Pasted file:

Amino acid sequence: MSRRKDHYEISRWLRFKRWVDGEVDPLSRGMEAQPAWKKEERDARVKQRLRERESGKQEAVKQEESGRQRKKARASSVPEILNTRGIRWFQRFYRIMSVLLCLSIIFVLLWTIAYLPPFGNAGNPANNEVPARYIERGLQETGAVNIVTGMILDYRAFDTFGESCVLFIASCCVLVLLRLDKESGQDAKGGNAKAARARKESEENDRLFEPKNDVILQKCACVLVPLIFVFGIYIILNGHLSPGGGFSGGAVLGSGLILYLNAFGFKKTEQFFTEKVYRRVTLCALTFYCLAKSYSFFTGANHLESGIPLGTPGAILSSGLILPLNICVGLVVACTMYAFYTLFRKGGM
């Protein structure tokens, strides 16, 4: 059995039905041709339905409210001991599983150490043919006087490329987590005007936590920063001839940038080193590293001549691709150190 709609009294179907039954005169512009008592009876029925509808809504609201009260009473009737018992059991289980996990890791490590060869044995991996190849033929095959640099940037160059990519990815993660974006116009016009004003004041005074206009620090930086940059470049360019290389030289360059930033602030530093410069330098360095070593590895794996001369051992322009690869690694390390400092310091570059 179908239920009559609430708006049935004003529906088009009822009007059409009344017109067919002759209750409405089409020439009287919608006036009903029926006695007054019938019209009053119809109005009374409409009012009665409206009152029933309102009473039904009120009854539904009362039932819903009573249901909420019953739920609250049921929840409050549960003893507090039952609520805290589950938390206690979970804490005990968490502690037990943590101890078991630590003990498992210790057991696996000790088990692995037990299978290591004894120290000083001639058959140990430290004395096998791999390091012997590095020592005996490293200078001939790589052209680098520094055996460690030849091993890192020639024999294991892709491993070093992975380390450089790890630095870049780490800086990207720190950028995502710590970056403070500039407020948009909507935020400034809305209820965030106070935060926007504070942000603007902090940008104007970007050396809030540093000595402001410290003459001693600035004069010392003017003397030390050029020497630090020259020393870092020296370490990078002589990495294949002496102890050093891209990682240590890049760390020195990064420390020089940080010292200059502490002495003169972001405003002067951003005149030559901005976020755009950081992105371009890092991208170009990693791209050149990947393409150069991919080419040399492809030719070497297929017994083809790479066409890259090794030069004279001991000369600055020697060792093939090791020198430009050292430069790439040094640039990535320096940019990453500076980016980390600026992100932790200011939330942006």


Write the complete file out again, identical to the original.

Amino acid sequence: MSRRKDHYEISRWLRFKRWVDGEVDPLSRGMEAQPAWKKEERDARVKQRLRERESGKQEAVKQEESGRQRKKARASSVPEILNTRGIRWFQRFYRIMSVLLCLSIIFVLLWTIAYLPPFGNAGNPANNEVPARYIERGLQETGAVNIVTGMILDYRAFDTFGESCVLFIASCCVLVLLRLDKESGQDAKGGNAKAARARKESEENDRLFEPKNDVILQKCACVLVPLIFVFGIYIILNGHLSPGGGFSGGAVLGSGLILYLNAFGFKKTEQFFTEKVYRRVTLCALTFYCLAKSYSFFTGANHLESGIPLGTPGAILSSGLILPLNICVGLVVACTMYAFYTLFRKGGM
């Protein structure tokens, strides 16, 4: 059995039905041709339905409210001991599983150490043919006087490329987590005007936590920063001839940038080193590293001549691709150190 709609009294179907039954005169512009008592009876029925509808809504609201009260009473009737018992059991289980996990890791490590060869044995991996190849033929095959640099940037160059990519990815993660974006116009016009004003004041005074206009620090930086940059470049360019290389030289360059930033602030530093410069330098360095070593590895794996001369051992322009690869690694390390400092310091570059 179908239920009559609430708006049935004003529906088009009822009007059409009344017109067919002759209750409405089409020439009287919608006036009903029926006695007054019938019209009053119809109005009374409409009012009665409206009152029933309102009473039904009120009854539904009362039932819903009573249901909420019953739920609250049921929840409050549960003893507090039952609520805290589950938390206690979970804490005990968490502690037990943590101890078991630590003990498992210790057991696996000790088990692995037990299978290591004894120290000083001639058959140990430290004395096998791999390091012997590095020592005996490293200078001939790589052209680098520094055996460690030849091993890192020639024999294991892709491993070093992975380390450089790890630095870049780490800086990207720190950028995502710590970056403070500039407020948009909507935020400034809305209820965030106070935060926007504070942000603007902090940008104007970007050396809030540093000595402001410290003459001693600035004069010392003017003397030390050029020497630090020259020393870092020296370490990078002589990495294949002496102890050093891209990682240590890049760390020195990064420390020089940080010292200059502490002495003169972001405003002067951003005149030559901005976020755009950081992105371009890092991208170009990693791209050149990947393409150069991919080419040399492809030719070497297929017994083809790479066409890259090794030069004279001991000369600055020697060792093939090791020198430009050292430069790439040094640039990535320096940019990453500076980016980390600026992100932790200011939330942006």